Before Watchmen: Ozymandias/Crimson Corsair
ISBN: 9781401245153 Global Overview for this book
1 journaler for this copy...
Later: I enjoyed this very much - and even if the backstories aren't official canon, they do seem to meld pretty well with the known "Watchmen" world, especially Ozymandias' section. The events in his background that led to his attempts to make the world a better place - at any cost, even perhaps too great a cost - made some sense, as did the ways in which he used his innate genius to make himself physically perfect and fabulously wealthy. His story does feature some missteps and some examples of callous treatment of others - he sees things in the large view and has no issue with collateral damage, or with taking out anyone who's likely to interfere with his plans. His story ends just before the incidents of Watchmen kick in; whether it's more fun to read this story without knowing what happens next or after seeing it all play out is an interesting question, and I regret not being able to try it both ways!
The "Crimson Corsair" was a backup story that was cut short - rather a pity, as the setup's very, very dark and grisly, and could have led to some intriguing storylines. Effectively, a naive young man boards a ship, finds himself at odds with a cruel captain, and is flogged for attempting mutiny - just in time for an attack by a Spanish ship to send him and his ship to the bottom. He finds himself alive but on the deck of an eerie, spectre-haunted ship - the Flying Dutchman, as it happens - with his soul taken hostage, and with a bizarre set of tasks to fulfill if he wants to regain his soul. The quest takes him on board a slaver, where his lot lies with the captives - but his failure to save them sends him farther into despair, even as it gains him one of the necessary items for his quest. Another tale sets him in a Mayan-type civilization where the priests are ripping the hearts from the surviving crew - this gets even grislier when the worst of the crew is skinned alive. There's the pit with the giant snakes, the cells where victims are covered in molten gold, the ongoing vengeance of the flayed man and the bereft slave woman... our poor protagonist has a lot to deal with... The culmination of this one wasn't all that surprising, though the wrapup did feel a bit hasty. Very dark artwork here, doom-laden and creepy.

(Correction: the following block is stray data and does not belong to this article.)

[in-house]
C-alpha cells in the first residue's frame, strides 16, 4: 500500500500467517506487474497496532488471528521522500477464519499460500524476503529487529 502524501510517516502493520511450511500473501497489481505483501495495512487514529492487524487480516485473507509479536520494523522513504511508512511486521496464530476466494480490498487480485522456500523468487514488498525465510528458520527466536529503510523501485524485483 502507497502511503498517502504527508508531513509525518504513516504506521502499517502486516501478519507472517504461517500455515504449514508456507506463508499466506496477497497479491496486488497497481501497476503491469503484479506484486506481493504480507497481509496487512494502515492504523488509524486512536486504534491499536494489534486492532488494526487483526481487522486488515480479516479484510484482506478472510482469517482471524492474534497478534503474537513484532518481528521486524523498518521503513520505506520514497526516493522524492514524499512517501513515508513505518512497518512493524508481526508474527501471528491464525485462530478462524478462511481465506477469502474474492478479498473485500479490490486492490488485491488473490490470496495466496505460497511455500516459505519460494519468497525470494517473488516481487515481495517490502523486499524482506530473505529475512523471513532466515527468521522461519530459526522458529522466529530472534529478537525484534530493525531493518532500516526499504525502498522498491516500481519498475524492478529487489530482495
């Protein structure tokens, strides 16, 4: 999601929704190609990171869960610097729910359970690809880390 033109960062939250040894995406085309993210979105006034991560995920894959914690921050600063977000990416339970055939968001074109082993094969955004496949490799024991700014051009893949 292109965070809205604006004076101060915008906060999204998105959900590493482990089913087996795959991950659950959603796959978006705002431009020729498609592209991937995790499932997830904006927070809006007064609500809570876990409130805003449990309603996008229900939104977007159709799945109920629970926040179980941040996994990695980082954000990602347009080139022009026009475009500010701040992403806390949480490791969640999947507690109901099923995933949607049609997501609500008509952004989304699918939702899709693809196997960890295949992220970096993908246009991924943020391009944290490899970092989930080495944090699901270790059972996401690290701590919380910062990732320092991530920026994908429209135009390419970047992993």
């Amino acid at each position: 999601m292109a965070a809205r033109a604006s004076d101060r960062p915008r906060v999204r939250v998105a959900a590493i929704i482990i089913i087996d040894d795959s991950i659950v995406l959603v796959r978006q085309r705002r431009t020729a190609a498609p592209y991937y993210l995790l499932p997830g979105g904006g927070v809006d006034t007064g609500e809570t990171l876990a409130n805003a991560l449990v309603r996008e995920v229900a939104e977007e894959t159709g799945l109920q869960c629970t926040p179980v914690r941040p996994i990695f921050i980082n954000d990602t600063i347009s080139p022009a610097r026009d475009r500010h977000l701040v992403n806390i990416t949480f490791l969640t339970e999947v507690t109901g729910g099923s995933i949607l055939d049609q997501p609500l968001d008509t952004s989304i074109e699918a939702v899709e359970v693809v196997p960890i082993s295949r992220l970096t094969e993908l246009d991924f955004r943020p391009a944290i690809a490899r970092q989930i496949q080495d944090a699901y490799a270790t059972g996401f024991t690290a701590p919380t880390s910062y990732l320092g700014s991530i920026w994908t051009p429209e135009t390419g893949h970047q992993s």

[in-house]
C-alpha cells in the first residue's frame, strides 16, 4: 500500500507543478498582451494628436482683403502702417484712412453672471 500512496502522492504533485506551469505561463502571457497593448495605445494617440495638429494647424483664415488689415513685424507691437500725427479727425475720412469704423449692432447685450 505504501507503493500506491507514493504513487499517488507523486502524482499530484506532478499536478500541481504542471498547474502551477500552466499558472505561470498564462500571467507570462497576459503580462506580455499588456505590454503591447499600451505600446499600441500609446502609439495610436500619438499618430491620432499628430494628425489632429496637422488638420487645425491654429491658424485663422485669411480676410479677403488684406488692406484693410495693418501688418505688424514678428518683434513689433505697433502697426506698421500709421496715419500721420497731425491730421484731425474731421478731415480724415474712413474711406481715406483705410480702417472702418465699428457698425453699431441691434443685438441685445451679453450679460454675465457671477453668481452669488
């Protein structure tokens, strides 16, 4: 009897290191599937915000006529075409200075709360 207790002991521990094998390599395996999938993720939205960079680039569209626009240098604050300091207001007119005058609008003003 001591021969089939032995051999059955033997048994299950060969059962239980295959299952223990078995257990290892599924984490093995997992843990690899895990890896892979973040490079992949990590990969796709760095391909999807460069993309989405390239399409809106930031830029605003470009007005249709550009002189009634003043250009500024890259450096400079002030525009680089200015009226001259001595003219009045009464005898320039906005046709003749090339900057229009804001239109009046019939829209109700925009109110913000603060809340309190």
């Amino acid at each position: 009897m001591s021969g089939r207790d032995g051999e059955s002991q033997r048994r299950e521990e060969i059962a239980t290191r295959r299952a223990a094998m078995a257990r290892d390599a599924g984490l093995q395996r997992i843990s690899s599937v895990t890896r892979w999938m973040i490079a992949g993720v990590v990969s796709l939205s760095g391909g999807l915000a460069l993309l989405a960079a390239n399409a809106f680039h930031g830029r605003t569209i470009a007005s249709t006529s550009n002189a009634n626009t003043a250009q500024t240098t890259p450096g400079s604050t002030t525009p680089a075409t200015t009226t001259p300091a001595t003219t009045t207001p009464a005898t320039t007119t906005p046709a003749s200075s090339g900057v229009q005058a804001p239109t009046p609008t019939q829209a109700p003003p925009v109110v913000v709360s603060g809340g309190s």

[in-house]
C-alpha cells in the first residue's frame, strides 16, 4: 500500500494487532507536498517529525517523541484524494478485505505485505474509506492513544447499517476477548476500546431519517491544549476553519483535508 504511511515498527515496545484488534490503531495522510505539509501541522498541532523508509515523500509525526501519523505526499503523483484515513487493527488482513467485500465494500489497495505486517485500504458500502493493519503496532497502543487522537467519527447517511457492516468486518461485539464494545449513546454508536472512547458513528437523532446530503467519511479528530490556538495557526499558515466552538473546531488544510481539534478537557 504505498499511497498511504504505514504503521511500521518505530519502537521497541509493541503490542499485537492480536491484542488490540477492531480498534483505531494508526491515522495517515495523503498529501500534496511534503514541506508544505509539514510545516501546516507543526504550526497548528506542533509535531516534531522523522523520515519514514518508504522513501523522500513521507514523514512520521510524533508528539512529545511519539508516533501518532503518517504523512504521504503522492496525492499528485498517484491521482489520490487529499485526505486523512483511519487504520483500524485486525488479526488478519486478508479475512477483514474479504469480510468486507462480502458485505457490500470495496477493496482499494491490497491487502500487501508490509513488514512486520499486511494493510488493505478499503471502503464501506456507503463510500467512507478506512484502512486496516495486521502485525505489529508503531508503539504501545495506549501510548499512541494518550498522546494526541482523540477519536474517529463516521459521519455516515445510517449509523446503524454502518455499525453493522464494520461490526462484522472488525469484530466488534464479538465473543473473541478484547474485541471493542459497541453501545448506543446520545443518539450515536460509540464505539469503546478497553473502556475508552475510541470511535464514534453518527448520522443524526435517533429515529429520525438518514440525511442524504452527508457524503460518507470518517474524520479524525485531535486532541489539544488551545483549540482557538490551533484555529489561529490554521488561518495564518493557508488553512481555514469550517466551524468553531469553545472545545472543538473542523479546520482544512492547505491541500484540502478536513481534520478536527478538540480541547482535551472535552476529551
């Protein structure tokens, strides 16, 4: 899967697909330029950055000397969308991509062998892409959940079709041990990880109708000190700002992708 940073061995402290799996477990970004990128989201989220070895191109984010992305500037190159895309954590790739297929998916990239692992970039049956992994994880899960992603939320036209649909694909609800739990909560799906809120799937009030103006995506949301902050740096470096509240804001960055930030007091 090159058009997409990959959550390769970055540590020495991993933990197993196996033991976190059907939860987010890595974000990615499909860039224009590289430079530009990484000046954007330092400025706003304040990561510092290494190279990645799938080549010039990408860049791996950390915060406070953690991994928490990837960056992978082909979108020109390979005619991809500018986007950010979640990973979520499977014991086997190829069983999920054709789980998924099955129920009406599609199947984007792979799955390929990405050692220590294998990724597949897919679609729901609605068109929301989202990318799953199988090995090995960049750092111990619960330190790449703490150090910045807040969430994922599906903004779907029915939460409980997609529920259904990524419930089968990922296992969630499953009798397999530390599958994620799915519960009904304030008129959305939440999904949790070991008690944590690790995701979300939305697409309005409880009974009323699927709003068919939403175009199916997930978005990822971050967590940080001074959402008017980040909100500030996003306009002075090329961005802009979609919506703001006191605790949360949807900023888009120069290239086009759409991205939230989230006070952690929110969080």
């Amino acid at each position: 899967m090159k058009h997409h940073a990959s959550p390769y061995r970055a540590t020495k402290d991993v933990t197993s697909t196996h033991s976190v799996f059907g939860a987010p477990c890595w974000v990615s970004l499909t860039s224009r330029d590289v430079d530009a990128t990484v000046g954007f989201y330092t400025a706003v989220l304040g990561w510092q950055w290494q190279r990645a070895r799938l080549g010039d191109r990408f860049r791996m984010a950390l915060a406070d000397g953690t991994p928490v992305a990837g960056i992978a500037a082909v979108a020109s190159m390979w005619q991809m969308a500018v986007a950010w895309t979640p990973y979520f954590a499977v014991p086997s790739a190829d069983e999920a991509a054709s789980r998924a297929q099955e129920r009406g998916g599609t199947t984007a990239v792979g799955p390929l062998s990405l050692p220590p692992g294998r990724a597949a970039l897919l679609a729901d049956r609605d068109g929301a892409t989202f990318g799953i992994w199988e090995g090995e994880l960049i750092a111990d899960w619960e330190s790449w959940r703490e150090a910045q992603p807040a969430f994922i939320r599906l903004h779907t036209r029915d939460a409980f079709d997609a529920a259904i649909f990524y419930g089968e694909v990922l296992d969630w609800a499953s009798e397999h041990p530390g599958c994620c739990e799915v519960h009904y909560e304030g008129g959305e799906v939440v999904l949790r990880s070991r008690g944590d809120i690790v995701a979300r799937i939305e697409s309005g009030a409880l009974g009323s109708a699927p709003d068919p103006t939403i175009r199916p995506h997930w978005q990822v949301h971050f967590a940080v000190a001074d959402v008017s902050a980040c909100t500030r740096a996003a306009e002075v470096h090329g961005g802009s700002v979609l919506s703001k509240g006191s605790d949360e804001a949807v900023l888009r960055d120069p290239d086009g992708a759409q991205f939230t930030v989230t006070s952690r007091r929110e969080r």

As contrast for all that horror, the final story deals with "Dollar Bill", a good-looking former athlete and failed actor who gets a gig as a costumed advertising icon - and becomes so popular that the "Minute Men", the first group of heroes from "Watchmen", ask him to join them. Things go well for a while, with him actually learning some hero-skills - and then his cape gets caught in that pesky revolving door... (I swear I'm not making this up.) It's oddly touching, in-story, though also rather amusing.
[There's a TV Tropes page on the series, with some entertaining tidbits.]
WILD RELEASE NOTES:
I left this book in the Little Free Library beside City Hall; hope someone enjoys it!
[See other recent releases in NH here.]
*** Released for the 2020 Talk Like a Pirate challenge, in honor of Talk Like a Pirate Day on September 19. Arrghh! ***